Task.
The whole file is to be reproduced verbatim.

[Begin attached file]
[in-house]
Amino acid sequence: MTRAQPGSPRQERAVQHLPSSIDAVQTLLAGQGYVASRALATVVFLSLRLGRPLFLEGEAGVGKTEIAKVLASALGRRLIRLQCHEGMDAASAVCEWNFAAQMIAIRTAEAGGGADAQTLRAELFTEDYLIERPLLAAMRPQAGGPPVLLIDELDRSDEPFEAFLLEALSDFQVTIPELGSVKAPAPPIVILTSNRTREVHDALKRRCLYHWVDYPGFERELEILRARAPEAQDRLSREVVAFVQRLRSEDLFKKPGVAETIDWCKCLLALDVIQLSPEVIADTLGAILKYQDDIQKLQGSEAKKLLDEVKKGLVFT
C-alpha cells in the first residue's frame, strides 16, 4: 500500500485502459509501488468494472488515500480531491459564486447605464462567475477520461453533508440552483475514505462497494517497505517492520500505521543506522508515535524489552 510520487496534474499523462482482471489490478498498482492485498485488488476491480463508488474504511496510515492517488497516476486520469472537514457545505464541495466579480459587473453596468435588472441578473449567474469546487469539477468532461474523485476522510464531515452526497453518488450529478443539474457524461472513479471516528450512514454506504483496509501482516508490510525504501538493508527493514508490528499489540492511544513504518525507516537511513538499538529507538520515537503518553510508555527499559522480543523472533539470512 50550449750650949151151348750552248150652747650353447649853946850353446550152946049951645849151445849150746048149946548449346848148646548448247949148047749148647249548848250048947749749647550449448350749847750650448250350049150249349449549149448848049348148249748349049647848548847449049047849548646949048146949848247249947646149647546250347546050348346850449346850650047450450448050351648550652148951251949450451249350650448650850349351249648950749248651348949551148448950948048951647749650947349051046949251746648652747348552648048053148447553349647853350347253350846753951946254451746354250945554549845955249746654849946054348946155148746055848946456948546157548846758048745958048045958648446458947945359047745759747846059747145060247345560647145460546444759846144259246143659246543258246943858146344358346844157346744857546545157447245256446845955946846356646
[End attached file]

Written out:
[in-house]
Amino acid sequence: MTRAQPGSPRQERAVQHLPSSIDAVQTLLAGQGYVASRALATVVFLSLRLGRPLFLEGEAGVGKTEIAKVLASALGRRLIRLQCHEGMDAASAVCEWNFAAQMIAIRTAEAGGGADAQTLRAELFTEDYLIERPLLAAMRPQAGGPPVLLIDELDRSDEPFEAFLLEALSDFQVTIPELGSVKAPAPPIVILTSNRTREVHDALKRRCLYHWVDYPGFERELEILRARAPEAQDRLSREVVAFVQRLRSEDLFKKPGVAETIDWCKCLLALDVIQLSPEVIADTLGAILKYQDDIQKLQGSEAKKLLDEVKKGLVFT
C-alpha cells in the first residue's frame, strides 16, 4: 500500500485502459509501488468494472488515500480531491459564486447605464462567475477520461453533508440552483475514505462497494517497505517492520500505521543506522508515535524489552 510520487496534474499523462482482471489490478498498482492485498485488488476491480463508488474504511496510515492517488497516476486520469472537514457545505464541495466579480459587473453596468435588472441578473449567474469546487469539477468532461474523485476522510464531515452526497453518488450529478443539474457524461472513479471516528450512514454506504483496509501482516508490510525504501538493508527493514508490528499489540492511544513504518525507516537511513538499538529507538520515537503518553510508555527499559522480543523472533539470512 50550449750650949151151348750552248150652747650353447649853946850353446550152946049951645849151445849150746048149946548449346848148646548448247949148047749148647249548848250048947749749647550449448350749847750650448250350049150249349449549149448848049348148249748349049647848548847449049047849548646949048146949848247249947646149647546250347546050348346850449346850650047450450448050351648550652148951251949450451249350650448650850349351249648950749248651348949551148448950948048951647749650947349051046949251746648652747348552648048053148447553349647853350347253350846753951946254451746354250945554549845955249746654849946054348946155148746055848946456948546157548846758048745958048045958648446458947945359047745759747846059747145060247345560647145460546444759846144259246143659246543258246943858146344358346844157346744857546545157447245256446845955946846356646